All the while, the gloomy predictions concerning the road theatre were coming true. Towns in Ohio or Wisconsin that had counted on Otis Skinner and Ada Rehan, for instance, or Viola Allen, or two or three other stars of some brilliancy each season, were being left wholly without drama of any substantial kind. It was not yet evident that the screen was to play such an important role in these towns, but it was evident that some kind of shift was taking place.

Professor Baker saw in all this a greater importance for the university and college theatre. Community dramatic clubs and little theatres and all such adult enterprises might spring up and pass through strange evolutions and slumps and deaths — and they did — but at the colleges there would always be a steady stream of young life arriving to make possible year after year all necessary experimenting in the interest of better plays, better producing and acting, and better audiences.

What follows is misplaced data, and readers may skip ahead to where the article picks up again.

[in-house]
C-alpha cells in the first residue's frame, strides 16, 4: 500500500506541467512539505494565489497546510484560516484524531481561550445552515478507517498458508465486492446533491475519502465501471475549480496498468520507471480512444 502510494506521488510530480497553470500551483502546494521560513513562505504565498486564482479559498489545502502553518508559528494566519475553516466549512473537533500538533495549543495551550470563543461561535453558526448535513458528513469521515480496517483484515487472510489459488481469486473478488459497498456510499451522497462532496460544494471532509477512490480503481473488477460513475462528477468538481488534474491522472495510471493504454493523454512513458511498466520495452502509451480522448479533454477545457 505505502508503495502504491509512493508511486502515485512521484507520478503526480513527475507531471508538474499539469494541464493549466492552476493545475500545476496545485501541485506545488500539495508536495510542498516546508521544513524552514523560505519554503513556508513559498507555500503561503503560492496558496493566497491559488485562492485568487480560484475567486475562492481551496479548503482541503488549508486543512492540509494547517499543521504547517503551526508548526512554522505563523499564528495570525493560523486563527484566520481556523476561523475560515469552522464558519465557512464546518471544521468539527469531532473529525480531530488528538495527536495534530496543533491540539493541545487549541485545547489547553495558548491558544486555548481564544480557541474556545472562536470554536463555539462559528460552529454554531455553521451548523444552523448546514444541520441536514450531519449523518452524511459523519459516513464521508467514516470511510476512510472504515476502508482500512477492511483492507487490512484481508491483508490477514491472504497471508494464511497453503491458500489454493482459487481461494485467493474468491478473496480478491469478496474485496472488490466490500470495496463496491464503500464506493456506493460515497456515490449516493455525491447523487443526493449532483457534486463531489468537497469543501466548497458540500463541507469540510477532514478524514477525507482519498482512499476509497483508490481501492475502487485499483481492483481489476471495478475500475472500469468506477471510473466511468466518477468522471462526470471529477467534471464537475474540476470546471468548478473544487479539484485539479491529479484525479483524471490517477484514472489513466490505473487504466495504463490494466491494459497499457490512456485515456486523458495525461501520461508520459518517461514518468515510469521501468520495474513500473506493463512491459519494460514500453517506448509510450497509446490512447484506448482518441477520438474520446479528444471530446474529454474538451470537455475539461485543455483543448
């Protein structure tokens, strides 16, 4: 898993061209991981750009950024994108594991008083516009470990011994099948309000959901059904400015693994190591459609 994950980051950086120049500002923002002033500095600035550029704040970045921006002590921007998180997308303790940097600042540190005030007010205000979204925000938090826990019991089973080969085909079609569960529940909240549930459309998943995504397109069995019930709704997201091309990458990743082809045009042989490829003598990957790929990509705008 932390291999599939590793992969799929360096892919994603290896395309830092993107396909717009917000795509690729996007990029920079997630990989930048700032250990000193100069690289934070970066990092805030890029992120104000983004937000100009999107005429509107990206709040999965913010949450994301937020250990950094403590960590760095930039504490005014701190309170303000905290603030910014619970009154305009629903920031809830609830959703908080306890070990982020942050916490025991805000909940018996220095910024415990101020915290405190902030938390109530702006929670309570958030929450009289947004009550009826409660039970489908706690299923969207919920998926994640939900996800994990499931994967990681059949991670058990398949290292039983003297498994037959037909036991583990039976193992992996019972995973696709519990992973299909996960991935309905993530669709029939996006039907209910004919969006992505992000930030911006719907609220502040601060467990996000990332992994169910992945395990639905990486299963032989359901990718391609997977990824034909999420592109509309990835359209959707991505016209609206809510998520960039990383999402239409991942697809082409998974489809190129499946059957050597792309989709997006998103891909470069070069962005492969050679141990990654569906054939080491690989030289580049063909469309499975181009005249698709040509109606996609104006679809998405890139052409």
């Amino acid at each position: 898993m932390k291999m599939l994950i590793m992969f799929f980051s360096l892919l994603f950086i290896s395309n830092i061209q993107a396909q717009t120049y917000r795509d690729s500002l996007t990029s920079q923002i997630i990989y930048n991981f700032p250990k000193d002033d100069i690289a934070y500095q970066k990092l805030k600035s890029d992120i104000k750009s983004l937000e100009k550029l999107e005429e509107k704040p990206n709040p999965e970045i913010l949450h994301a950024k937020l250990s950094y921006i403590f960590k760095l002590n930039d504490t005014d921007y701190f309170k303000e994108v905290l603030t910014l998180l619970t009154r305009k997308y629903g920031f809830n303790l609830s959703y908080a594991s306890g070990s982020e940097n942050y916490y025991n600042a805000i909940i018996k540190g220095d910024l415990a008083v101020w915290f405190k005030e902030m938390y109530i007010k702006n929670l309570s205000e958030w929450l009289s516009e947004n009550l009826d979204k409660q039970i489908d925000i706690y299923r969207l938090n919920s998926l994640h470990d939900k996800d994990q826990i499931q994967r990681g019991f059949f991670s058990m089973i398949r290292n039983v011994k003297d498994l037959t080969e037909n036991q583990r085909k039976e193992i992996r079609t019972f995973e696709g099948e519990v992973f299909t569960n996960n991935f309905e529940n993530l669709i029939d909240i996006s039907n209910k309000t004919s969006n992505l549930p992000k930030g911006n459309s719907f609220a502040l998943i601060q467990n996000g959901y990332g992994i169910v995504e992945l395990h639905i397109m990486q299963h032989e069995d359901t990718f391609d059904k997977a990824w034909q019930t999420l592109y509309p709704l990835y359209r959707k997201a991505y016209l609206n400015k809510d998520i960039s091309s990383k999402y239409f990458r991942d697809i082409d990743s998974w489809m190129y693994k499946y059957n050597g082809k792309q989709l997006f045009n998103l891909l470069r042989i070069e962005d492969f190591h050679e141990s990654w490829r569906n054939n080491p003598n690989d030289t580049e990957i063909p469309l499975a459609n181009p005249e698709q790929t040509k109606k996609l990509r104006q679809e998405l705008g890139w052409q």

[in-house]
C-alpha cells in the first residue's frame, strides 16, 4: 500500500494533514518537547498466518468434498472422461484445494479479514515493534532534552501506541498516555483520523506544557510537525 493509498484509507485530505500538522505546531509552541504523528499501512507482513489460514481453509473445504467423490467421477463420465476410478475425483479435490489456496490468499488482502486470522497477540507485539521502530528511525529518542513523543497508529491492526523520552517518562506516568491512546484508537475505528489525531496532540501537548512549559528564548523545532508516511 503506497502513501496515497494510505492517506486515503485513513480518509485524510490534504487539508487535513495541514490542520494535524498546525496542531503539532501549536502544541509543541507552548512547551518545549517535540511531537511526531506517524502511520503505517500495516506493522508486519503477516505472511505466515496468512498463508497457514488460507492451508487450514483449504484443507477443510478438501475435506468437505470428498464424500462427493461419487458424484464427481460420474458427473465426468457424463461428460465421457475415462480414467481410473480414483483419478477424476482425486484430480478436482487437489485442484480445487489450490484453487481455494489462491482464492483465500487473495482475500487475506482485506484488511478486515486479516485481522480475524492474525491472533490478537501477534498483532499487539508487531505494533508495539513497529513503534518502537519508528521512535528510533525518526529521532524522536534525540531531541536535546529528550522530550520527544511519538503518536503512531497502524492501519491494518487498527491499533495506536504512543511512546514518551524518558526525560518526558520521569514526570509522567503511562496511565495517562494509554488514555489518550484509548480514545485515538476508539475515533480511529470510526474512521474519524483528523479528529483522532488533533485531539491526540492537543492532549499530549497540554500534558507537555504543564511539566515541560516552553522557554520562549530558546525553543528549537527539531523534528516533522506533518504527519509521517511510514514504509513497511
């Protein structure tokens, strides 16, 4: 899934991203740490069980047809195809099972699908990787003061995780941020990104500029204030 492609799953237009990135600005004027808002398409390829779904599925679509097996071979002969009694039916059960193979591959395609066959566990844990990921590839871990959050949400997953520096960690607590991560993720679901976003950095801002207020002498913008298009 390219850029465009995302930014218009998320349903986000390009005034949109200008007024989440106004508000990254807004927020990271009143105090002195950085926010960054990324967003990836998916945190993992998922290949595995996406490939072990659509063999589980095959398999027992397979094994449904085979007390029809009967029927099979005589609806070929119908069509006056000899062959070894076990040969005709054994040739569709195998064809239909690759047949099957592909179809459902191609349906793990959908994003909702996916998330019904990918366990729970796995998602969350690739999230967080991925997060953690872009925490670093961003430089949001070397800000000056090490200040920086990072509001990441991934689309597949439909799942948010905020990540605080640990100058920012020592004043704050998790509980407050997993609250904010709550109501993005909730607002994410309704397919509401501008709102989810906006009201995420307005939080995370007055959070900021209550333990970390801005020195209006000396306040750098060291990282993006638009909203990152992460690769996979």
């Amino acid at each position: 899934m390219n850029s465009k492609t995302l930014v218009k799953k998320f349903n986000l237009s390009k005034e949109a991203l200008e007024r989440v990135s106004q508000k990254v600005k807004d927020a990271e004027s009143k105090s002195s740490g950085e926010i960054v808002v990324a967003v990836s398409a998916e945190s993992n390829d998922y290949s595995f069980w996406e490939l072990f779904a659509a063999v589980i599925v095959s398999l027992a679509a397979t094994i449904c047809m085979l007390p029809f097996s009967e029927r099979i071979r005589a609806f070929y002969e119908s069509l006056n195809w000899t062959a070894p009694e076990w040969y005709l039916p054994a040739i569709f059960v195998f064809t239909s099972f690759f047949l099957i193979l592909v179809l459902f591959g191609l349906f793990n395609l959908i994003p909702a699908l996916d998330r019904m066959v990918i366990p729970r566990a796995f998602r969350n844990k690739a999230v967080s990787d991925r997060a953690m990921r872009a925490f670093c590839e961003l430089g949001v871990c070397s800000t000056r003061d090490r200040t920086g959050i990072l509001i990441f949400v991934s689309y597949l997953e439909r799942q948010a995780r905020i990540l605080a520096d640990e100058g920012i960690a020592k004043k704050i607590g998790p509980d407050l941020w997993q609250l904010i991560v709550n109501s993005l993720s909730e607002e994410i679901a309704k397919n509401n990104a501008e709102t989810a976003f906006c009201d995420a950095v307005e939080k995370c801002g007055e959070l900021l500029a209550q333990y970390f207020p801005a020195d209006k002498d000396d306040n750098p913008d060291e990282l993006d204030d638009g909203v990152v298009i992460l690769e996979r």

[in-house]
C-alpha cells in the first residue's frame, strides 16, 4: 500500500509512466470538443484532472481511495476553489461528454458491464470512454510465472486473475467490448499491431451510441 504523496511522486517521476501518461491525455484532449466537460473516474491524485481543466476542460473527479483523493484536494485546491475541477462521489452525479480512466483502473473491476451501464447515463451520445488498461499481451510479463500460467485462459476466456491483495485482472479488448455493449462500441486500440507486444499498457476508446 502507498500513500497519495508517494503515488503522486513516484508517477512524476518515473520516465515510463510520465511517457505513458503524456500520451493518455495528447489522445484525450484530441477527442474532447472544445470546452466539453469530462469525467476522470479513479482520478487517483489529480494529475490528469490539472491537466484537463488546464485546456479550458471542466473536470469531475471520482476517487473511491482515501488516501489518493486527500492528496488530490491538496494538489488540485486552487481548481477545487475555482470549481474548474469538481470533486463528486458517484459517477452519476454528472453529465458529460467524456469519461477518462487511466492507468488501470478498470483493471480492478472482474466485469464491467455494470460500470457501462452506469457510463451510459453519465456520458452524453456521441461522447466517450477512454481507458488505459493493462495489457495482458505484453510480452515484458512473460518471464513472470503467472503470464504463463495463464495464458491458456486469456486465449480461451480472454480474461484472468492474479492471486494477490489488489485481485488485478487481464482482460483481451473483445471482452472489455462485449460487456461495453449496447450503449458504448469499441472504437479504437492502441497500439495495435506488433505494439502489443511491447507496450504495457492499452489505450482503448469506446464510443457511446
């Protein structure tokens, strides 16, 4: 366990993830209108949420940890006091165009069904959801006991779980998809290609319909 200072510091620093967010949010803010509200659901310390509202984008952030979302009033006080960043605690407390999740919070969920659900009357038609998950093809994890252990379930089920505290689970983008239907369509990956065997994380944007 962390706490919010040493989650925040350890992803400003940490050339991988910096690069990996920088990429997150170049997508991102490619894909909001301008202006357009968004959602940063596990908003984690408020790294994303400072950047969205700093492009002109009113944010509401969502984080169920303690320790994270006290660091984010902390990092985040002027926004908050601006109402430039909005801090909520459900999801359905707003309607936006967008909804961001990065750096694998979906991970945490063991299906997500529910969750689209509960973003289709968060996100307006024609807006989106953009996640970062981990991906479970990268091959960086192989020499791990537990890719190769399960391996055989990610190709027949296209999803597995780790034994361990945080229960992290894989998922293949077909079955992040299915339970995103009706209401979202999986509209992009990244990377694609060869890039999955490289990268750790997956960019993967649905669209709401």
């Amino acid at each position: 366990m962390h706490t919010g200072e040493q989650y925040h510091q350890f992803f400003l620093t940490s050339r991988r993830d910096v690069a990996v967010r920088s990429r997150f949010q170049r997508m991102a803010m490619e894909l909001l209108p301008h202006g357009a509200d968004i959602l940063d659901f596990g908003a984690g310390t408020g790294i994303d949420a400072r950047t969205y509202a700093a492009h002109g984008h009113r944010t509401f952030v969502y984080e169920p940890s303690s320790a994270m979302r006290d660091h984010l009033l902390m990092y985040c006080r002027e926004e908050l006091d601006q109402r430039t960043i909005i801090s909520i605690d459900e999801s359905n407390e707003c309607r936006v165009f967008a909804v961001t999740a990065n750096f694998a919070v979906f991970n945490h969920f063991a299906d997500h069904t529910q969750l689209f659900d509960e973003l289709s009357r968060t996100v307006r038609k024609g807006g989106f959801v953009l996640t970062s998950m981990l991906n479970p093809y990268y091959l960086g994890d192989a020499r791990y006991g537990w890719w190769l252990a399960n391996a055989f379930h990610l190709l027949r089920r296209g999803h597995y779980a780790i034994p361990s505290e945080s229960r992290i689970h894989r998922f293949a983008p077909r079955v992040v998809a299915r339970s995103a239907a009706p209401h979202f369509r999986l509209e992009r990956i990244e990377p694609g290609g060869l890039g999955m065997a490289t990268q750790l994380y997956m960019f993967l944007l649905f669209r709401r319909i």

He decided that he must add to his courses in play-writing until he had a complete experimental laboratory in the drama. The final test of any play was on the stage. But he had no theatre. Worse still, official Harvard seemed to have no interest whatever in providing him with one. Eventually he and his students were using Lower Massachusetts Hall — the gaunt first floor of Harvard’s oldest building that sightseers always came to look at — for designing and painting sets, reading plays, holding preliminary rehearsals, and talking things over. In an office in one corner he carried on a heavy correspondence and held conferences with men and women — including the usual percentage of pachyderm cranks — who came from everywhere to seek his counsel. When a play was about ready for production everything had to be moved up the street to the very inadequate auditorium in Agassiz House, Radcliffe College. It was an awkward, time-consuming arrangement, but there was no choice.

He went to Germany, to France, to England, to Ireland, to learn as much as possible about anything that had evolved in stage construction, in lighting, in the relation of the players to the audience and of the theatre to the community. And how could his Workshop in the drama be kept going when there was no available money for its support? Lady Gregory in her Journals quotes a note from him in which he told her that had it not been for his knowledge of what the Abbey Theatre had been able to do with so little, the 47 Workshop might not have existed at all.